To conclude, only the Last Day will reveal how the course of individuals and nations has been steered in a certain direction through God’s blessing of good literature. Distressed souls have been saved from despair; confused souls have been clearly guided, zealous souls have been fired afresh through the influence of good books. Pardon, peace, assurance, comfort, strength, warning, rebuke, restraint, fellowship, have all sprung up and been cultivated through selective and disciplined reading. Just wars have been won and long-standing peace secured, while entire cultures have been moulded for good through the impact of sound, spiritually-edifying books.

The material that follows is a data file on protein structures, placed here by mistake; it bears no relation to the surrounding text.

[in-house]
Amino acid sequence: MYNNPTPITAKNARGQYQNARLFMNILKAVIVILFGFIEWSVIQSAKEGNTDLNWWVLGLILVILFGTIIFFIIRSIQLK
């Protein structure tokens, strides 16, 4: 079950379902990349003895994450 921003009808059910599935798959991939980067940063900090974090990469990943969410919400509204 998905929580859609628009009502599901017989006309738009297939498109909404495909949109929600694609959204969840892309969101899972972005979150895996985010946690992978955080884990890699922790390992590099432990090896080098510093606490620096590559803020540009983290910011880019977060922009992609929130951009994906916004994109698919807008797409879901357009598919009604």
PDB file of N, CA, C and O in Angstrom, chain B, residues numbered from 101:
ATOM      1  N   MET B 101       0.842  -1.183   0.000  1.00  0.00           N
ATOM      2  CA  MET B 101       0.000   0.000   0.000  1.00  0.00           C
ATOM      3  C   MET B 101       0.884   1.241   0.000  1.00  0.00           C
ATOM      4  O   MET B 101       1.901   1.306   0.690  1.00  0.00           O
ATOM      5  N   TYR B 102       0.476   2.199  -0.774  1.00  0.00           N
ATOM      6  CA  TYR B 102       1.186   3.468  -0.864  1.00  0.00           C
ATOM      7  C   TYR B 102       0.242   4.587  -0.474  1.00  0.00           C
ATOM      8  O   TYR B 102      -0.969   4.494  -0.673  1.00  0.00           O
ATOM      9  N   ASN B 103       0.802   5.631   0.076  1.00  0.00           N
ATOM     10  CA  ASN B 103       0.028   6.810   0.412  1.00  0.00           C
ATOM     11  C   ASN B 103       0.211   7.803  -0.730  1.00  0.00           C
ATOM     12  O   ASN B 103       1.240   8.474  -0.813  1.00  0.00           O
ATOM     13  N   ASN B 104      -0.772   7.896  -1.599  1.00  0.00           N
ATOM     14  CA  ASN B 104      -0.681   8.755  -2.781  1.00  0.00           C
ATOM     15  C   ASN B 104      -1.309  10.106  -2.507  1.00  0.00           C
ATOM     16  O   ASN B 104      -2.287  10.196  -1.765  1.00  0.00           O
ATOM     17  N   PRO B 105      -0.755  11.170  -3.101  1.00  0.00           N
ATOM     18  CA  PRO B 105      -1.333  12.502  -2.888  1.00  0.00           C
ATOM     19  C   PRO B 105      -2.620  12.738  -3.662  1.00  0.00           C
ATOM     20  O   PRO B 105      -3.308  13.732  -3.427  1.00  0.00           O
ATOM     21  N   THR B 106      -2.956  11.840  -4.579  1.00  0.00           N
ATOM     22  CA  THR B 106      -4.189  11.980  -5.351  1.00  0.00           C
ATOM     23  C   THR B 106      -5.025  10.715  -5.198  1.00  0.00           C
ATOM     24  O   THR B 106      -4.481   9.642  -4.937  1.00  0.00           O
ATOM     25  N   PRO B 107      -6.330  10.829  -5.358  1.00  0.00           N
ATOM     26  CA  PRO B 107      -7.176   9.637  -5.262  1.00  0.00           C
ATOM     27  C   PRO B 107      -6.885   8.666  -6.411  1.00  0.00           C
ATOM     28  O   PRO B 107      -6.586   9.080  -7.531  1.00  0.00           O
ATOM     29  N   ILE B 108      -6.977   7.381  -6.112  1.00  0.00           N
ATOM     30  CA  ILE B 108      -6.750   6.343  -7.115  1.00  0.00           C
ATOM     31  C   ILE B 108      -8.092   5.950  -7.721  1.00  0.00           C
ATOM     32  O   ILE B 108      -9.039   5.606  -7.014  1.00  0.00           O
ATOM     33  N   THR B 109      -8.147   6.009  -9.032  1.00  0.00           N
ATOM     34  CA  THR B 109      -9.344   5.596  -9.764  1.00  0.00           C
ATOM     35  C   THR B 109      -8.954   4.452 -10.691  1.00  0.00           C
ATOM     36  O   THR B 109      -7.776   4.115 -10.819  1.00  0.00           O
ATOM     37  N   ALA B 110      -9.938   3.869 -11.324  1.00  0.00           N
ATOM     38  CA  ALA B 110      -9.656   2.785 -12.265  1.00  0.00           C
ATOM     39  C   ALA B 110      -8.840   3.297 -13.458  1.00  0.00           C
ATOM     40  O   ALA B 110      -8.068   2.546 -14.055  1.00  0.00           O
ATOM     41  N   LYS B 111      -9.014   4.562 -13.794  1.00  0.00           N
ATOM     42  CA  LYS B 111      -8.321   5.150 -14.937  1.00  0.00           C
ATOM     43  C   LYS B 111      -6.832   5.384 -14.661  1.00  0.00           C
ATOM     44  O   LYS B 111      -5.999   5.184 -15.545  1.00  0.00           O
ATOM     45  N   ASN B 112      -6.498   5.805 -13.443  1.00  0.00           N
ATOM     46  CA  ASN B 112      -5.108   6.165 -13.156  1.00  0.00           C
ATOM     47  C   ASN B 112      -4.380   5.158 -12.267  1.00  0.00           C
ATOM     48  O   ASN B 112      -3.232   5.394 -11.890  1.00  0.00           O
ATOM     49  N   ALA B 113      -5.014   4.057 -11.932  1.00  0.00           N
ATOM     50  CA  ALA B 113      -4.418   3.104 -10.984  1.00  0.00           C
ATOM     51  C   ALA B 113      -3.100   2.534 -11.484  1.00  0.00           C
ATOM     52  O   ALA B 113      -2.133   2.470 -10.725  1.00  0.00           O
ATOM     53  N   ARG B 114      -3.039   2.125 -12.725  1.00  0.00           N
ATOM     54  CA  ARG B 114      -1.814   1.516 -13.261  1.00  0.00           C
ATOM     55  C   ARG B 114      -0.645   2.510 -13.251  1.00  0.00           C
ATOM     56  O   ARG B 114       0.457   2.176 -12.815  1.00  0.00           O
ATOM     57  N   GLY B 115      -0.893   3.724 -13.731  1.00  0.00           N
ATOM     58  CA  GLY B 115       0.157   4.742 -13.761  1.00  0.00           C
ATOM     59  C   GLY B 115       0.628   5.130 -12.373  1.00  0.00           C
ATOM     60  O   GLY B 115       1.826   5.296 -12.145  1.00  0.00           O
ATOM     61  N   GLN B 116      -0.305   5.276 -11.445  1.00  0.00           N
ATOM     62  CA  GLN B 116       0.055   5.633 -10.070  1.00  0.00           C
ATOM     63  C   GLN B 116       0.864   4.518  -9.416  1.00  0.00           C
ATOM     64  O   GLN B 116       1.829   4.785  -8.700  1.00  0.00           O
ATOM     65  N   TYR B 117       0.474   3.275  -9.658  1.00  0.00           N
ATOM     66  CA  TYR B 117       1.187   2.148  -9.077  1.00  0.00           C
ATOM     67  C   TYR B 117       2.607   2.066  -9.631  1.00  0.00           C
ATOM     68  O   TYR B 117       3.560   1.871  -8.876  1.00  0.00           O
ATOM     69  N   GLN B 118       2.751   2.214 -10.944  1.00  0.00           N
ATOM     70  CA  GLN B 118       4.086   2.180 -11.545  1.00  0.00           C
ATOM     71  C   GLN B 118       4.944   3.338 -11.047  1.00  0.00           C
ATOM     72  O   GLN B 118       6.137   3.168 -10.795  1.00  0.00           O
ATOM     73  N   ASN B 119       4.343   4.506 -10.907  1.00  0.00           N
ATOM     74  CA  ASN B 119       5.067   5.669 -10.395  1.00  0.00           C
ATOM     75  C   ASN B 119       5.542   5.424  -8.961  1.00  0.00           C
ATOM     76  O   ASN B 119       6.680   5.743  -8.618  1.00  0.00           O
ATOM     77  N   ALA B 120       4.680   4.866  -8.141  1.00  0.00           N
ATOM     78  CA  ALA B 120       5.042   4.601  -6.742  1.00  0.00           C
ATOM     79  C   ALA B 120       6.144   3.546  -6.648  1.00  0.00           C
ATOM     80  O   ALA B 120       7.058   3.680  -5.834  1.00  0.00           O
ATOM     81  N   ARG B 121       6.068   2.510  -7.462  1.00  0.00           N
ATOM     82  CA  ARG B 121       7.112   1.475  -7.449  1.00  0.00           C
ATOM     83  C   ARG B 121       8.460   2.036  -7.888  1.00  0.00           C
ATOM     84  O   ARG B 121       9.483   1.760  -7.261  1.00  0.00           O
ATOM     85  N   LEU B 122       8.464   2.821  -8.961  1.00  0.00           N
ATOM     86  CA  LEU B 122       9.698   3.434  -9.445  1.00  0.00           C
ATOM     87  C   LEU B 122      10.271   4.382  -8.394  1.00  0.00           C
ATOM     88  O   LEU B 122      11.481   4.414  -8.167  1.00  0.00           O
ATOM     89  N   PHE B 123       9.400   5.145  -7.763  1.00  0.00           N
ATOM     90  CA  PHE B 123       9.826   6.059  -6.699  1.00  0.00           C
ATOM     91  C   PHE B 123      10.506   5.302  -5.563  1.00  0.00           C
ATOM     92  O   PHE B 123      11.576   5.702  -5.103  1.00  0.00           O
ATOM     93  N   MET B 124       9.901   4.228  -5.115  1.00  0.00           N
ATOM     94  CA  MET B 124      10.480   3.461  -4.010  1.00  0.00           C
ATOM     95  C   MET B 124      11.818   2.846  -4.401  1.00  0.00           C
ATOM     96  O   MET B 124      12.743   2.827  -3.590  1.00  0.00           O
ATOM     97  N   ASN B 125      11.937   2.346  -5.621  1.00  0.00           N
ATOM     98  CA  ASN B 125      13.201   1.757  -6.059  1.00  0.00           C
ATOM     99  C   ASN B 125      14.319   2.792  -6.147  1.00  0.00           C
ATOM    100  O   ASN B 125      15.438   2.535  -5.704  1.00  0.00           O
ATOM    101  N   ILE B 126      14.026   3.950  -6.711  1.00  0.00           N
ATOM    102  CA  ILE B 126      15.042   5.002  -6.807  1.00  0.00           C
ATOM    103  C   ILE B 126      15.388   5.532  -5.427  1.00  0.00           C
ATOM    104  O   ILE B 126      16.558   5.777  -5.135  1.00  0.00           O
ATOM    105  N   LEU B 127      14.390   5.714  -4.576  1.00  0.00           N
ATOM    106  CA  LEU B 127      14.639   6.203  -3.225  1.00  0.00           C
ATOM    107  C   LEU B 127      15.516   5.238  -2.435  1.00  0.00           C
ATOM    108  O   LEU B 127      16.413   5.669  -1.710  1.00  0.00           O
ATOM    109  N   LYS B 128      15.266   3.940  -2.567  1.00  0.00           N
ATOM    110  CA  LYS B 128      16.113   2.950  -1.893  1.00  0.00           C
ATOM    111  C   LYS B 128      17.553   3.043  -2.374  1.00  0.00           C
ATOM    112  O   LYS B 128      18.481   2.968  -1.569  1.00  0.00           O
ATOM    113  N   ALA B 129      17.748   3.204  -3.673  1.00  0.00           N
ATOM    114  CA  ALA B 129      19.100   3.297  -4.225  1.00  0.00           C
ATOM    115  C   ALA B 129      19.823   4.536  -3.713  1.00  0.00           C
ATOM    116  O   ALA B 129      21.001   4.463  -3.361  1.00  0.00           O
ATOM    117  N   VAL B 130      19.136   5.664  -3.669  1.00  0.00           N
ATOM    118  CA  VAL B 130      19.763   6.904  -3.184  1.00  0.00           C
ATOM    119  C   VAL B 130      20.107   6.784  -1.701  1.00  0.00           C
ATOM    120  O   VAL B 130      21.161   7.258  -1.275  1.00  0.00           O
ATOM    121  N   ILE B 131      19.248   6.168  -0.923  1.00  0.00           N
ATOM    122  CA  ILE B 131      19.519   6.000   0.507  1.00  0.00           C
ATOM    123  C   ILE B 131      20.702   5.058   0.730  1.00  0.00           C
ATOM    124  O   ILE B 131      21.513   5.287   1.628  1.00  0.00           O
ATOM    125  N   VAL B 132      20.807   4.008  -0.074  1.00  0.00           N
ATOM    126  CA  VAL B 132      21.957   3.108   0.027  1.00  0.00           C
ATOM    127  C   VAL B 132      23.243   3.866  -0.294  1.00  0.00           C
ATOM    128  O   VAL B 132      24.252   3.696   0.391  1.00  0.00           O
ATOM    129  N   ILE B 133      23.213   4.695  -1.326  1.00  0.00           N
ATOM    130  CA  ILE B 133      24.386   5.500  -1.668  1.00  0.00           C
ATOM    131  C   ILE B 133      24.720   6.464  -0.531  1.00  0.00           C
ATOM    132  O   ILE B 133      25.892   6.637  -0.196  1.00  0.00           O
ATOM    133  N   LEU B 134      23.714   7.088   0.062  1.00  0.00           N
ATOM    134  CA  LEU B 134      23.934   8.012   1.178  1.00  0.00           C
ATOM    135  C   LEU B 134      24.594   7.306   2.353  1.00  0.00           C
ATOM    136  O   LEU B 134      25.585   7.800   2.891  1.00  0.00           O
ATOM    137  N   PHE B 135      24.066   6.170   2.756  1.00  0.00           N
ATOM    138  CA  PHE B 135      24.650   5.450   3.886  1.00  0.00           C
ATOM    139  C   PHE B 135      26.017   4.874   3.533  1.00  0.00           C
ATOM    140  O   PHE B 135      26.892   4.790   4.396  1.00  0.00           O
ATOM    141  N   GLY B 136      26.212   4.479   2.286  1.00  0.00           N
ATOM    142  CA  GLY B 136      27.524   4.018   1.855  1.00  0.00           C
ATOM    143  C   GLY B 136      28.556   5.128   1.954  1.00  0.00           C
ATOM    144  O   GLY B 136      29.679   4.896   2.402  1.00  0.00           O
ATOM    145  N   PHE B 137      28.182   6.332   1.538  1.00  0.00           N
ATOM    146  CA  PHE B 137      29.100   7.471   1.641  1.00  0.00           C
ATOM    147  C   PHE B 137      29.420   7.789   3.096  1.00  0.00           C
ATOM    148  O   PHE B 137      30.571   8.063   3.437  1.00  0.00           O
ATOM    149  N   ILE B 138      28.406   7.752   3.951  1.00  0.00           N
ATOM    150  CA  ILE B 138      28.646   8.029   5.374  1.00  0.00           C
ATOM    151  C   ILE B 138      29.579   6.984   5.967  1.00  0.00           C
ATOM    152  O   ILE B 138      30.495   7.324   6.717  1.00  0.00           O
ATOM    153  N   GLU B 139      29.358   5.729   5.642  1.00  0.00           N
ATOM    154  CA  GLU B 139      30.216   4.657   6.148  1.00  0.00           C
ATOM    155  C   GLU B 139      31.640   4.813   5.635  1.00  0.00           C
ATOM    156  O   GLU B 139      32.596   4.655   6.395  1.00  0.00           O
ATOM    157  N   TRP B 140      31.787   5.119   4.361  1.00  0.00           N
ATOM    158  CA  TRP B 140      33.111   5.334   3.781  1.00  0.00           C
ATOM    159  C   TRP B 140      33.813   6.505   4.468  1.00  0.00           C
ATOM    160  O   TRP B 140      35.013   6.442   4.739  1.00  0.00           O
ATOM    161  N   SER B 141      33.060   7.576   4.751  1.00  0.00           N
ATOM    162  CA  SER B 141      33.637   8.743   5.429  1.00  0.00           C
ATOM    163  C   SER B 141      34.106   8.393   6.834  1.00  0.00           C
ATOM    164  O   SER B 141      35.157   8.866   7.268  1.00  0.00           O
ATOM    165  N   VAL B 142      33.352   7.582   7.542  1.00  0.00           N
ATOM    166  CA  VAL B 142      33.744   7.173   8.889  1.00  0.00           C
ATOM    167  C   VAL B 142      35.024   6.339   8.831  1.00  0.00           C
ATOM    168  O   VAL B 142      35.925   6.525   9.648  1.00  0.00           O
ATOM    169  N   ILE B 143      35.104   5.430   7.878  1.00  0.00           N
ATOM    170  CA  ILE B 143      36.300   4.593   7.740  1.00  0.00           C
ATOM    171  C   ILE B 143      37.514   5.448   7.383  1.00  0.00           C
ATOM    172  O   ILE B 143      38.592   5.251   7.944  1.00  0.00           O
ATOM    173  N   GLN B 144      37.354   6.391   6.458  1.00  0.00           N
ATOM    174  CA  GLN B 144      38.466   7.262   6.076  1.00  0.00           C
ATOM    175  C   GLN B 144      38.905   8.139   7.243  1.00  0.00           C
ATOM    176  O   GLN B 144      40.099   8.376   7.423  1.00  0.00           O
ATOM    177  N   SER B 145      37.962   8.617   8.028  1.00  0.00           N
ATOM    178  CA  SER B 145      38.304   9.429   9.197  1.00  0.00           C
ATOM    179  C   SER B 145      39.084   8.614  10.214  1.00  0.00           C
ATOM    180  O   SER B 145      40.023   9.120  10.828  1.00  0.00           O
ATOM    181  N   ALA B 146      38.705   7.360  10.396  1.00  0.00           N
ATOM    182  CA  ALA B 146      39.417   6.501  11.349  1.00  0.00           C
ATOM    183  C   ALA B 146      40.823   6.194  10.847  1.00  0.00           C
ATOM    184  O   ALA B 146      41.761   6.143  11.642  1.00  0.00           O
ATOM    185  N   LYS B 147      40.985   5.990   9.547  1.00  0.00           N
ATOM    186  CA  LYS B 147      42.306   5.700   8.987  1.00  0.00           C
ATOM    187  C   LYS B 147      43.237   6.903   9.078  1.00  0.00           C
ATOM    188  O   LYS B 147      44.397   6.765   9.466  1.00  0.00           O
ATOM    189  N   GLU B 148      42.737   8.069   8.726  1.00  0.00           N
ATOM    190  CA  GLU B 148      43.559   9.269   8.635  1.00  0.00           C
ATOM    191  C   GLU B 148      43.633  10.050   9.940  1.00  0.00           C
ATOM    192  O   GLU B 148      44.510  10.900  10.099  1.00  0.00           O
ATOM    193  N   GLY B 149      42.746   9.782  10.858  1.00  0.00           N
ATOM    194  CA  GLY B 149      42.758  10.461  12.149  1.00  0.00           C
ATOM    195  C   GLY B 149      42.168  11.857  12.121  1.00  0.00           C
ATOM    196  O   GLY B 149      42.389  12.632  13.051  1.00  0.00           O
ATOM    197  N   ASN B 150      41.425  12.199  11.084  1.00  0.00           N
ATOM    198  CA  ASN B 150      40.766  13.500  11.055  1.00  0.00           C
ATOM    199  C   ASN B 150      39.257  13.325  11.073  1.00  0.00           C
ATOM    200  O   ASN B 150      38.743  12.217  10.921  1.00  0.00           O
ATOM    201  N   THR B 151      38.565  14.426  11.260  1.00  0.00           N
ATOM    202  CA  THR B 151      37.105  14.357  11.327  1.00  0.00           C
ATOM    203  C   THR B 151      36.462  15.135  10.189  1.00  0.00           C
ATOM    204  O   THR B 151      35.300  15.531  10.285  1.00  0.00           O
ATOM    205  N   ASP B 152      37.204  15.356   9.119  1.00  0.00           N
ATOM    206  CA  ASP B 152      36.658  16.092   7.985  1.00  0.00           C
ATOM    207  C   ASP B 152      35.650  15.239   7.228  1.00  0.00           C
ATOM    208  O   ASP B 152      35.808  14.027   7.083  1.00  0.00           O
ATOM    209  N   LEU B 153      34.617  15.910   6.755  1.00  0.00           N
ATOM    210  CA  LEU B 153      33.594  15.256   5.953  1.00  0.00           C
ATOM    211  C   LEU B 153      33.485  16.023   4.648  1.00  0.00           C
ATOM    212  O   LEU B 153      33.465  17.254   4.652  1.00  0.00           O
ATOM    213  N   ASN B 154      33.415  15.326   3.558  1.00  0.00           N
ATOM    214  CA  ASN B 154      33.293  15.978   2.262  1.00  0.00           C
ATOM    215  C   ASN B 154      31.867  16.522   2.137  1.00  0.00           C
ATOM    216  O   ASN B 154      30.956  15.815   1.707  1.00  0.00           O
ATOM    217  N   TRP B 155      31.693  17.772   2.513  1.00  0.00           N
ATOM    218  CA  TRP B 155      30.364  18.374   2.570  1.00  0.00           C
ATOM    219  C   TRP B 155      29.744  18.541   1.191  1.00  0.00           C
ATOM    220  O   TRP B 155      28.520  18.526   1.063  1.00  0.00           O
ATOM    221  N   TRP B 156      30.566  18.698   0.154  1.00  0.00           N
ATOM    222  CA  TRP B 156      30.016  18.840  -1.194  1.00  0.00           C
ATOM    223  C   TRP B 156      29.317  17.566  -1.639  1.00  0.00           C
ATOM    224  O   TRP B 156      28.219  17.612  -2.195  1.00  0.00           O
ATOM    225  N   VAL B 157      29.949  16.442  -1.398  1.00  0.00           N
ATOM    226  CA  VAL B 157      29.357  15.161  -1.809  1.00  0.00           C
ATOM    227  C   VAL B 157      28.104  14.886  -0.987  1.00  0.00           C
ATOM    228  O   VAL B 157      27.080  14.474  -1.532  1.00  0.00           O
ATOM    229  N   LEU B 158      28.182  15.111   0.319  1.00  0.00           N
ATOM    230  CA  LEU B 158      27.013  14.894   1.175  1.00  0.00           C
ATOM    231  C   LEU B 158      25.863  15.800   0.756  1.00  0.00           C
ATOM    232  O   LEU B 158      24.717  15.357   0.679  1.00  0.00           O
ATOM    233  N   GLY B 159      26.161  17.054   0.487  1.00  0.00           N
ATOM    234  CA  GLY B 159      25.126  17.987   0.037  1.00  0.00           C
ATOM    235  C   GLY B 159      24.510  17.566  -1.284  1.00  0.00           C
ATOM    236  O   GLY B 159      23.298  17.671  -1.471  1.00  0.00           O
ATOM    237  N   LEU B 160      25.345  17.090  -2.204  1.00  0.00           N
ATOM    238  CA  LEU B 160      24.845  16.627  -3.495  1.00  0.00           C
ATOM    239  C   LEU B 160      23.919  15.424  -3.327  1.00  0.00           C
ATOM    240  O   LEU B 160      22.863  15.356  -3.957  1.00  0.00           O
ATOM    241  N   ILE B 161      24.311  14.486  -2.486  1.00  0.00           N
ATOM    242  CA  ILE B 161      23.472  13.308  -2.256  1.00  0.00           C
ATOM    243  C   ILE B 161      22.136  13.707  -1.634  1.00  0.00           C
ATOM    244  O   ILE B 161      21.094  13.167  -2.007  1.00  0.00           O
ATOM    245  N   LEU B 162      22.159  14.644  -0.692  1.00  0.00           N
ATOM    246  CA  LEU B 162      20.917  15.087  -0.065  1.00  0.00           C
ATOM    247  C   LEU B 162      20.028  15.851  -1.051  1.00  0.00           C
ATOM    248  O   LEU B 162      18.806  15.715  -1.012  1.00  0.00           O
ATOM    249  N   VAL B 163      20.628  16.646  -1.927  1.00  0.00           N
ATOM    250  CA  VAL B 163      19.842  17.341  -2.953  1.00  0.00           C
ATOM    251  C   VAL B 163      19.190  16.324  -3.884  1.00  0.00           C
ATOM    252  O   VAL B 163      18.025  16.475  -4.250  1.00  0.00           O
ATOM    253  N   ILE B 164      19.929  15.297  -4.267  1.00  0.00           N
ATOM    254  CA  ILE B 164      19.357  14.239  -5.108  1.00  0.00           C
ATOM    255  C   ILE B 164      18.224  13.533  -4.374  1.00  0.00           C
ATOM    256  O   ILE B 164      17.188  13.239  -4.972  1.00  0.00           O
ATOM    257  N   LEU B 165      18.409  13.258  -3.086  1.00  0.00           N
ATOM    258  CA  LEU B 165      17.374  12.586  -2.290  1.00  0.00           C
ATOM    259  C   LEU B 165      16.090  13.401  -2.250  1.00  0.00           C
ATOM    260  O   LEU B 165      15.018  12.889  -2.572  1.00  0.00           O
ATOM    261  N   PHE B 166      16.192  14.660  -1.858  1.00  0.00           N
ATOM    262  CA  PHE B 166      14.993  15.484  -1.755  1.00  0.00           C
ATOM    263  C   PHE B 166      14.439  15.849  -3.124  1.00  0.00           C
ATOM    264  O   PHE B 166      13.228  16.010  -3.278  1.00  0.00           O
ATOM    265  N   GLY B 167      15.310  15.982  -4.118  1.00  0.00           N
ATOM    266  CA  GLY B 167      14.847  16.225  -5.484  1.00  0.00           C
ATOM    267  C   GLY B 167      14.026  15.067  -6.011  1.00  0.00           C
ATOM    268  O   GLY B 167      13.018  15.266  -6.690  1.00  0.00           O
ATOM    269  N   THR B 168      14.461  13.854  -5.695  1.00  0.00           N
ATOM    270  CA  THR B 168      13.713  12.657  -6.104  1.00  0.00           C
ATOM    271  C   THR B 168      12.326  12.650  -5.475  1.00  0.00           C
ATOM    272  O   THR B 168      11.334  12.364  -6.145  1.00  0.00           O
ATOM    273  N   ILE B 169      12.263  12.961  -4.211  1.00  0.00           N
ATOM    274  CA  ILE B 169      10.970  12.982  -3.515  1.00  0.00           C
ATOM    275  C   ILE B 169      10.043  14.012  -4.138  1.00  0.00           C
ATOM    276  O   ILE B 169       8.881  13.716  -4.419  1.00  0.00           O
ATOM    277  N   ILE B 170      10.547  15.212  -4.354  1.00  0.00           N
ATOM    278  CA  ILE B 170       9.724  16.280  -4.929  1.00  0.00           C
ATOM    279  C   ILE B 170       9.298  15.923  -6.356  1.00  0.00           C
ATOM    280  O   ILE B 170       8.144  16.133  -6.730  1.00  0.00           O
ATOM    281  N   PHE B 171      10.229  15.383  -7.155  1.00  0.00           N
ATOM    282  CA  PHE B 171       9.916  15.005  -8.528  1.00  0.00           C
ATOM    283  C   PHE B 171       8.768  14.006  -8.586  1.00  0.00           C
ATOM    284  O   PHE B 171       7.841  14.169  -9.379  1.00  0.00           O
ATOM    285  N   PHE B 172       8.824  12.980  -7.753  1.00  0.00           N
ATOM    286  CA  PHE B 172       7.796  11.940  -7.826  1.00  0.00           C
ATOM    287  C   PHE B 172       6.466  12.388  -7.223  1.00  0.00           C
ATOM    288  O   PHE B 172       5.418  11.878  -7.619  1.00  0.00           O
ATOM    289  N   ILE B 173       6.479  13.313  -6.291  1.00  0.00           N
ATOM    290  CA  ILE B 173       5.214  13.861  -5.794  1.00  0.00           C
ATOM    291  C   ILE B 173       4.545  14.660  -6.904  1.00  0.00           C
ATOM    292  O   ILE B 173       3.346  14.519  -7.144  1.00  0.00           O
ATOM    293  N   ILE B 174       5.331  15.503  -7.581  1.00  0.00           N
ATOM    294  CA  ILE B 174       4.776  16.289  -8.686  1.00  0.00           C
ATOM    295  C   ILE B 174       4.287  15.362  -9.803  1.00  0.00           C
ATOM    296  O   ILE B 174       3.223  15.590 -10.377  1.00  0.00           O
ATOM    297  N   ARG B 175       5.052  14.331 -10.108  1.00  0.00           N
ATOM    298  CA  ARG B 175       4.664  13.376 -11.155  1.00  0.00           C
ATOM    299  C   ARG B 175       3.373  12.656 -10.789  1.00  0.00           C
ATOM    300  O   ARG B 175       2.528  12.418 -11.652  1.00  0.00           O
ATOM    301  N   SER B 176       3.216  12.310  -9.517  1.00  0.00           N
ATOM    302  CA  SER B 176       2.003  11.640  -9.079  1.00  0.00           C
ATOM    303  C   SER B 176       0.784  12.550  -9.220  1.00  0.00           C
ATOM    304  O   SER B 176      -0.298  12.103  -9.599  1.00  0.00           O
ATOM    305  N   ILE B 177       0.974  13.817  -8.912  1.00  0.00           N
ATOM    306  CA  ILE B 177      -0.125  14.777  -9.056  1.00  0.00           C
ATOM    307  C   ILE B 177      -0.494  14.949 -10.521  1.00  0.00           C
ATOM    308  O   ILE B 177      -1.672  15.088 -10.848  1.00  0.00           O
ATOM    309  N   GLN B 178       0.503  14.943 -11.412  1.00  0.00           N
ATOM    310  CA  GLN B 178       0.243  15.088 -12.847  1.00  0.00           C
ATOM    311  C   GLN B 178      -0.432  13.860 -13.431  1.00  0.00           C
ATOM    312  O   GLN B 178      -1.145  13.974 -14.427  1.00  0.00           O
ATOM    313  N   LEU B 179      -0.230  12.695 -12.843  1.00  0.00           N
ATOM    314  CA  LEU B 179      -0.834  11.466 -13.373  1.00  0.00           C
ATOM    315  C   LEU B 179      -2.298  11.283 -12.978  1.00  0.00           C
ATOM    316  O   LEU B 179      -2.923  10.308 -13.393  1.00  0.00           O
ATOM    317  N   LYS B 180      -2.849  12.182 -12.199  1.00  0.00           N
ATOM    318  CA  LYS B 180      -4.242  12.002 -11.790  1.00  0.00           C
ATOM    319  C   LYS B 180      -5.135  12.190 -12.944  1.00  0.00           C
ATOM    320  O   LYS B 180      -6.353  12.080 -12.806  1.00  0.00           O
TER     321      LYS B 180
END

Let us, then, be diligent readers of all that is best in Christian writing, and let us seek the blessing of God on everything we read, so that our reading will be profitable for time and eternity.
Bible League Quarterly, January-March 2005, Issue Number 420. With Permission. http://myweb.tiscali.co.uk/theword/blq/index.htm